In spite of the high cost of living, there are many reasons to love living in Nashville. The city has a thriving music and arts scene, is home to some of the country’s top universities, and has a low crime rate.
If you’re thinking of moving to Nashville, it’s important to do your research and budget accordingly. Make sure you have a cushion for unexpected expenses, as the cost of living in Nashville can be unpredictable.
Pros of living in Nashville
- Cost of Housing can be less expensive by choosing to live in the outskirts of Nashville (e.g., Gallatin, TN; Hendersonville, TN; Murfreesboro, TN) or in suburbs that are adjacent to other major cities (e.g., Franklin, TN; Oak Hill/Nashville West Shopping Center-Goodlettsville, TN; Brentwood Town Center-Brentwood, TN).
- There are many job opportunities in Nashville, especially for those with a college degree.
- The nightlife and music scene is unparalleled.
- Nashvillians enjoy a four-season climate that is not too hot or too cold.
- Low crime rate
- Thriving music and arts scene
- Great food scene
- Large number of colleges
Cons of living in Nashville
- Cost of Living can be expensive if you want to live in the heart of Nashville.
- Traffic congestion is a problem, especially during rush hour.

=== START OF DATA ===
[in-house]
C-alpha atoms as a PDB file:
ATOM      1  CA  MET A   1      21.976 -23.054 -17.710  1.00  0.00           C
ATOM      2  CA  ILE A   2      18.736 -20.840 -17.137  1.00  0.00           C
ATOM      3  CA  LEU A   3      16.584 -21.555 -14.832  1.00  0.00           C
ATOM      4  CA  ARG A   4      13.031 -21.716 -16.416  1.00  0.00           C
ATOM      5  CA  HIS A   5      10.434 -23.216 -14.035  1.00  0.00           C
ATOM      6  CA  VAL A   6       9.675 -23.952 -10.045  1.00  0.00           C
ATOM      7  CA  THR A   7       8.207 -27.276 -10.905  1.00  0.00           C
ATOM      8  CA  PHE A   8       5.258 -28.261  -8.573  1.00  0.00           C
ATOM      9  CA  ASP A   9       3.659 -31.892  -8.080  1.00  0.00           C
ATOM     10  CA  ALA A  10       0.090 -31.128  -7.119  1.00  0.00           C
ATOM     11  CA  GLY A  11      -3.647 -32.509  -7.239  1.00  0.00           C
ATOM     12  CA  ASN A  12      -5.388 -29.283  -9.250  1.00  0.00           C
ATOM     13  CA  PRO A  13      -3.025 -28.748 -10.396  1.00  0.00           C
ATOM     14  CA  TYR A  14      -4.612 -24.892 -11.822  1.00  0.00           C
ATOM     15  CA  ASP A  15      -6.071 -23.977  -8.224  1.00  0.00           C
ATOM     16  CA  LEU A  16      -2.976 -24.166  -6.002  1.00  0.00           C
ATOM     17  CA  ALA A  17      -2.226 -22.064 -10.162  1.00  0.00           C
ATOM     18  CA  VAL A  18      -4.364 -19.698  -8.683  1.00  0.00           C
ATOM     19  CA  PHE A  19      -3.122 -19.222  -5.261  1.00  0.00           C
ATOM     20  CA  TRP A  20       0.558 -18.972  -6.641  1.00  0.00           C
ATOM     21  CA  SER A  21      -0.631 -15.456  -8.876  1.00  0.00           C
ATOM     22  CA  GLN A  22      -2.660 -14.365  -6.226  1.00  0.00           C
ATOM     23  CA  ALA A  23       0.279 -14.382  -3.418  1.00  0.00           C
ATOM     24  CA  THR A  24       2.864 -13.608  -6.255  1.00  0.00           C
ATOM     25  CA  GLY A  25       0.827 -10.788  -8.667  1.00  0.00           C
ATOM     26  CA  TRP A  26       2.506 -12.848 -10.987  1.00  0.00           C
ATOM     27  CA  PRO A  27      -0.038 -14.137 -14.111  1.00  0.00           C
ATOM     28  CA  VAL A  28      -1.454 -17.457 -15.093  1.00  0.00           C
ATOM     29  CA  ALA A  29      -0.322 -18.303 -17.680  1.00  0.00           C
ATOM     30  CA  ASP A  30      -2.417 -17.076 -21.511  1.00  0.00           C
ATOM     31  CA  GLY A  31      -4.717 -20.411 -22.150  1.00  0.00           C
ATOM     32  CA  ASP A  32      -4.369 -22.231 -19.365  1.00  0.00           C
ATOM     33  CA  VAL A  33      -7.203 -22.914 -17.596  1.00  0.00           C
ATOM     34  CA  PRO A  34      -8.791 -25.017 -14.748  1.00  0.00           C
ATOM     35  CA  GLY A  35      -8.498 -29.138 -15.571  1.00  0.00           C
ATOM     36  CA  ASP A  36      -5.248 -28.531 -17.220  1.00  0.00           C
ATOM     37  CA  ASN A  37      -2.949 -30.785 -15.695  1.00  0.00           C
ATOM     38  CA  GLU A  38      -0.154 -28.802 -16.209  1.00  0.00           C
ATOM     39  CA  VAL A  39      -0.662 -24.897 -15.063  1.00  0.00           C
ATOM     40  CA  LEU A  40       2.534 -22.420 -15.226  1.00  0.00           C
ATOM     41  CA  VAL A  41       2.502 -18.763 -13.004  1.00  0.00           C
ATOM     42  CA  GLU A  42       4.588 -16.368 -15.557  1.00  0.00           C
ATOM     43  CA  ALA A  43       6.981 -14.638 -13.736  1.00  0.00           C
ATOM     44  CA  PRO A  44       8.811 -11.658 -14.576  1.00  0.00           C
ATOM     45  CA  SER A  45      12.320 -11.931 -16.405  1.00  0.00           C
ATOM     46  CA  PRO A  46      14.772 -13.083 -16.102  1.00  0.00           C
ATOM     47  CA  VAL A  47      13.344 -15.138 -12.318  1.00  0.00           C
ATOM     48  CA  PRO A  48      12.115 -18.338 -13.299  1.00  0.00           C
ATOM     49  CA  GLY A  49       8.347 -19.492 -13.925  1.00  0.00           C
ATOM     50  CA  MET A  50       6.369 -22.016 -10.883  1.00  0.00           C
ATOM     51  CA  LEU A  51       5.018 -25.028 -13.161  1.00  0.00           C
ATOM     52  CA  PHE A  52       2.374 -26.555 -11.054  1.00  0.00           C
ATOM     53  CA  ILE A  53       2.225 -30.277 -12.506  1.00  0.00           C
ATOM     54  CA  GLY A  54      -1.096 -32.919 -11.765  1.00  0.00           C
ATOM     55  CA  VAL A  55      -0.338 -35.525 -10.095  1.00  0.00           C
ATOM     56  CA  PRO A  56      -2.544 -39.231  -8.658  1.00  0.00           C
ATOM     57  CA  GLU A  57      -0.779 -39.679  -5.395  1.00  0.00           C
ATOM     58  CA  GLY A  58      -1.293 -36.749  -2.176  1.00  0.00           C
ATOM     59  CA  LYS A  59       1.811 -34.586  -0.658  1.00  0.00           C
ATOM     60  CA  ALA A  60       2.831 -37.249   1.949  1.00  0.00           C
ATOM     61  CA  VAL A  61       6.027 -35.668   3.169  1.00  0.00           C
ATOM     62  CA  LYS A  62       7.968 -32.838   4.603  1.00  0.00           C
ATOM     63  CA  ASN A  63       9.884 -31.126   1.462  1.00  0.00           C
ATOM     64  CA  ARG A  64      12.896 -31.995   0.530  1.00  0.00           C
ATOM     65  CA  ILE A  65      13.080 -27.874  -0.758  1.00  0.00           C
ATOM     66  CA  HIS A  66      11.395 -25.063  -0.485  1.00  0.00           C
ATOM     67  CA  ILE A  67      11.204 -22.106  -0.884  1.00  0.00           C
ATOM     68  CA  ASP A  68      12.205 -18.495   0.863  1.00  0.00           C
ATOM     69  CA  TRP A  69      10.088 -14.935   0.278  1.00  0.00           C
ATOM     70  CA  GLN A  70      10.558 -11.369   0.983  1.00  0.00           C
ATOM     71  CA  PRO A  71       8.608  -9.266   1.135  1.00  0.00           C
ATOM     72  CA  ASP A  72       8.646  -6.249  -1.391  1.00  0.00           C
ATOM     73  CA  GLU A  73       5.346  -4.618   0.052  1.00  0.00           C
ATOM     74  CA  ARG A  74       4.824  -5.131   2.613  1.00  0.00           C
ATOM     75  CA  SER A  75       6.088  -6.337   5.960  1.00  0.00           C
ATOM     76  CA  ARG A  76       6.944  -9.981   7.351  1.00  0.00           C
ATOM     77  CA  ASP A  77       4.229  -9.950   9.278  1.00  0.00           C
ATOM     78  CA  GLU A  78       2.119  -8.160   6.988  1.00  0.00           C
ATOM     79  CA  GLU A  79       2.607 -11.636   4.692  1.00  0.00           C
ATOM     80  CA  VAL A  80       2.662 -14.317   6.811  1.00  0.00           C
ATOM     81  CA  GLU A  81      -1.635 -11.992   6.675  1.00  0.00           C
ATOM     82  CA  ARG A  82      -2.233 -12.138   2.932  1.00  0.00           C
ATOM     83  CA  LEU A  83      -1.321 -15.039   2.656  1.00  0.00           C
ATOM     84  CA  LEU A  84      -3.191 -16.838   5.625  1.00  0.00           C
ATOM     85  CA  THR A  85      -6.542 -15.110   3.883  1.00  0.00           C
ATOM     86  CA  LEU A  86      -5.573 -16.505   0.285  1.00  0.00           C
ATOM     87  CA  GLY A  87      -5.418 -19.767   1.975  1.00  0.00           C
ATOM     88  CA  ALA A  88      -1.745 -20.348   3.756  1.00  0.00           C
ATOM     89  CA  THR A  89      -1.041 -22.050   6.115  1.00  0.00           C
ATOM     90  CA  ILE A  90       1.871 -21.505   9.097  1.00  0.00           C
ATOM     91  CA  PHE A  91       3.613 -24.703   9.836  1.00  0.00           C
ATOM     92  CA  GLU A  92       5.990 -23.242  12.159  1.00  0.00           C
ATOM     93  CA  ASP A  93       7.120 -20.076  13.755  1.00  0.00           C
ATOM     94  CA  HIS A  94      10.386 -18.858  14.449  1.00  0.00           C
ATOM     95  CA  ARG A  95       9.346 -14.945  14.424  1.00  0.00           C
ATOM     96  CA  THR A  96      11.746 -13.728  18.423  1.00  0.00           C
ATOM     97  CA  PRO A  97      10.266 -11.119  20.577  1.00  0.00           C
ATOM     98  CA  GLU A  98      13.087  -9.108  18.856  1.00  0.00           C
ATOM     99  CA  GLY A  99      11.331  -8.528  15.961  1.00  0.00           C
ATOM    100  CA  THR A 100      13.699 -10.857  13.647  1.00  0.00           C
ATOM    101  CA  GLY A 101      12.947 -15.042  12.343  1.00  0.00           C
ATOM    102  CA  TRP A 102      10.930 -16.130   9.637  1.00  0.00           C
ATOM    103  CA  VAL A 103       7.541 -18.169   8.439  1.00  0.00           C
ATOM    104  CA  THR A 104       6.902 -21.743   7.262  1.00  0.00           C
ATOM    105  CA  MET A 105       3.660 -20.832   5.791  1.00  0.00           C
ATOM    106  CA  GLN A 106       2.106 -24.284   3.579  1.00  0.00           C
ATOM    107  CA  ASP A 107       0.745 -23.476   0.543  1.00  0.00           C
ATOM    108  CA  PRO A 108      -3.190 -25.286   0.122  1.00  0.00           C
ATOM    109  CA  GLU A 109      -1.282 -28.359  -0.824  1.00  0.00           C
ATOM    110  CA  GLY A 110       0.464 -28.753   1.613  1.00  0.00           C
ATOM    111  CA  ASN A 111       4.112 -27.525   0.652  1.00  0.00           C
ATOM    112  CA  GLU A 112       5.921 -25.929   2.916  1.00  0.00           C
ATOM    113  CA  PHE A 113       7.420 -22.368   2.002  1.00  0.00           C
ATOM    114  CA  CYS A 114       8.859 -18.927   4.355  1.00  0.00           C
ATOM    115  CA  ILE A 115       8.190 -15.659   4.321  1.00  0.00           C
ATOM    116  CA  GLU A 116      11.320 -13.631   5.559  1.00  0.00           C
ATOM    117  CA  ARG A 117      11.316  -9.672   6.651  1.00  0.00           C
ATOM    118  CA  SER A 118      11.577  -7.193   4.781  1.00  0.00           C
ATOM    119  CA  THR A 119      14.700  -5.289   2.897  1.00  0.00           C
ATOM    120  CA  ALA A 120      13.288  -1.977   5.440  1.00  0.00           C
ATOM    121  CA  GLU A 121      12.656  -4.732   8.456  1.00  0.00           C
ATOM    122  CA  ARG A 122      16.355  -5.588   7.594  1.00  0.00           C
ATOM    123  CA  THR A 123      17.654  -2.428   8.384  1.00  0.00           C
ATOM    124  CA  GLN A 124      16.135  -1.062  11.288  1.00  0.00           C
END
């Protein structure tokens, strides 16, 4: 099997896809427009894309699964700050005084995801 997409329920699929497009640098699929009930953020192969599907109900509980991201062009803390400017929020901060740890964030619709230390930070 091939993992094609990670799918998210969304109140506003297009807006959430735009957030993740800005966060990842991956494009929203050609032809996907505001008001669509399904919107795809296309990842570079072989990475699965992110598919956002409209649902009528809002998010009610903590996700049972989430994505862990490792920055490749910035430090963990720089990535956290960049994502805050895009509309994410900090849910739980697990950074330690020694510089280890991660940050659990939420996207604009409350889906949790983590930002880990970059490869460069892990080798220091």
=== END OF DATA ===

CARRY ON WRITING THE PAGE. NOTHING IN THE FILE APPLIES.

- The weather can be unpredictable (e.g., tornadoes, ice storms).
Why makes Nashville so expensive to live in?
The main reasons are high taxes, housing costs and living expenses.
- Nashville has one of the highest sales tax in the country at 9.25%
- Home values are appreciating quickly due to the demand of people wanting to move to Nashville
- Rental fees are also increasing with constant building construction, adding more strain to citizens budget
- Groceries, transportation and health insurance are all higher than the national average. Healthcare premiums for an employer provided Gold Plan is $630 per month.
Despite these factors, Nashville remains a popular city to live in with its low crime rate and abundance of job opportunities. If you can afford the high living costs, Nashville is an ideal place to settle down.
Why pick Nashville to visit?
Nashville is known for its country music history and influence, plus it’s home to the Grand Ole Opry. There are plenty of bars and restaurants where you can enjoy live music or watch a sports game on TV. If you like visiting attractions, there are many fun things to do in Nashville: from shopping and dining to art galleries, museums and music halls.